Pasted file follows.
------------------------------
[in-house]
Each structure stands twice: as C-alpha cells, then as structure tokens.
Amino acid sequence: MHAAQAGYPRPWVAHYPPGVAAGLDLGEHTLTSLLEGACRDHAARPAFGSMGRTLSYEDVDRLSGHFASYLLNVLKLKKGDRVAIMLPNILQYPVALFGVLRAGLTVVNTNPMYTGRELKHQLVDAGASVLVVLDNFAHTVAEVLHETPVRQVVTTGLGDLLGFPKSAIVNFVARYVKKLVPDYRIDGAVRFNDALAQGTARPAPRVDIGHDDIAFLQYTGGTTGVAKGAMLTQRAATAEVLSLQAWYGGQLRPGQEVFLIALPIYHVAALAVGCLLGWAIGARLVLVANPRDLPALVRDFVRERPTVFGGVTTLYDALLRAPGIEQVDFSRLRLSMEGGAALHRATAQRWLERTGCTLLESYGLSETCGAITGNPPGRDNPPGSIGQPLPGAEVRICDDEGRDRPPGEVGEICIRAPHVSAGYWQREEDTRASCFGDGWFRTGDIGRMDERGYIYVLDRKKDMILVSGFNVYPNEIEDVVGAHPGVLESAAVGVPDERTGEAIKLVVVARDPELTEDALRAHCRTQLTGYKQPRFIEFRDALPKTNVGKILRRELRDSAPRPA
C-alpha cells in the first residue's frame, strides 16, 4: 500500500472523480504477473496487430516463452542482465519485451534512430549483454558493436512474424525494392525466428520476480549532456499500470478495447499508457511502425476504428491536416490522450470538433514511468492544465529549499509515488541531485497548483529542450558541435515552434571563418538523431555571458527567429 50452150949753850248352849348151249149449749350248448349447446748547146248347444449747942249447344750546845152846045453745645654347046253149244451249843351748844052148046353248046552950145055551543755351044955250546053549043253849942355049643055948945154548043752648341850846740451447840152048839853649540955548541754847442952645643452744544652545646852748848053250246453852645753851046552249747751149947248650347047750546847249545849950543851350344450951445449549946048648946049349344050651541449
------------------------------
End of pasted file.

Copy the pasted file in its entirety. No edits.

[in-house]
Each structure stands twice: as C-alpha cells, then as structure tokens.
Amino acid sequence: MHAAQAGYPRPWVAHYPPGVAAGLDLGEHTLTSLLEGACRDHAARPAFGSMGRTLSYEDVDRLSGHFASYLLNVLKLKKGDRVAIMLPNILQYPVALFGVLRAGLTVVNTNPMYTGRELKHQLVDAGASVLVVLDNFAHTVAEVLHETPVRQVVTTGLGDLLGFPKSAIVNFVARYVKKLVPDYRIDGAVRFNDALAQGTARPAPRVDIGHDDIAFLQYTGGTTGVAKGAMLTQRAATAEVLSLQAWYGGQLRPGQEVFLIALPIYHVAALAVGCLLGWAIGARLVLVANPRDLPALVRDFVRERPTVFGGVTTLYDALLRAPGIEQVDFSRLRLSMEGGAALHRATAQRWLERTGCTLLESYGLSETCGAITGNPPGRDNPPGSIGQPLPGAEVRICDDEGRDRPPGEVGEICIRAPHVSAGYWQREEDTRASCFGDGWFRTGDIGRMDERGYIYVLDRKKDMILVSGFNVYPNEIEDVVGAHPGVLESAAVGVPDERTGEAIKLVVVARDPELTEDALRAHCRTQLTGYKQPRFIEFRDALPKTNVGKILRRELRDSAPRPA
C-alpha cells in the first residue's frame, strides 16, 4: 500500500472523480504477473496487430516463452542482465519485451534512430549483454558493436512474424525494392525466428520476480549532456499500470478495447499508457511502425476504428491536416490522450470538433514511468492544465529549499509515488541531485497548483529542450558541435515552434571563418538523431555571458527567429 50452150949753850248352849348151249149449749350248448349447446748547146248347444449747942249447344750546845152846045453745645654347046253149244451249843351748844052148046353248046552950145055551543755351044955250546053549043253849942355049643055948945154548043752648341850846740451447840152048839853649540955548541754847442952645643452744544652545646852748848053250246453852645753851046552249747751149947248650347047750546847249545849950543851350344450951445449549946048648946049349344050651541449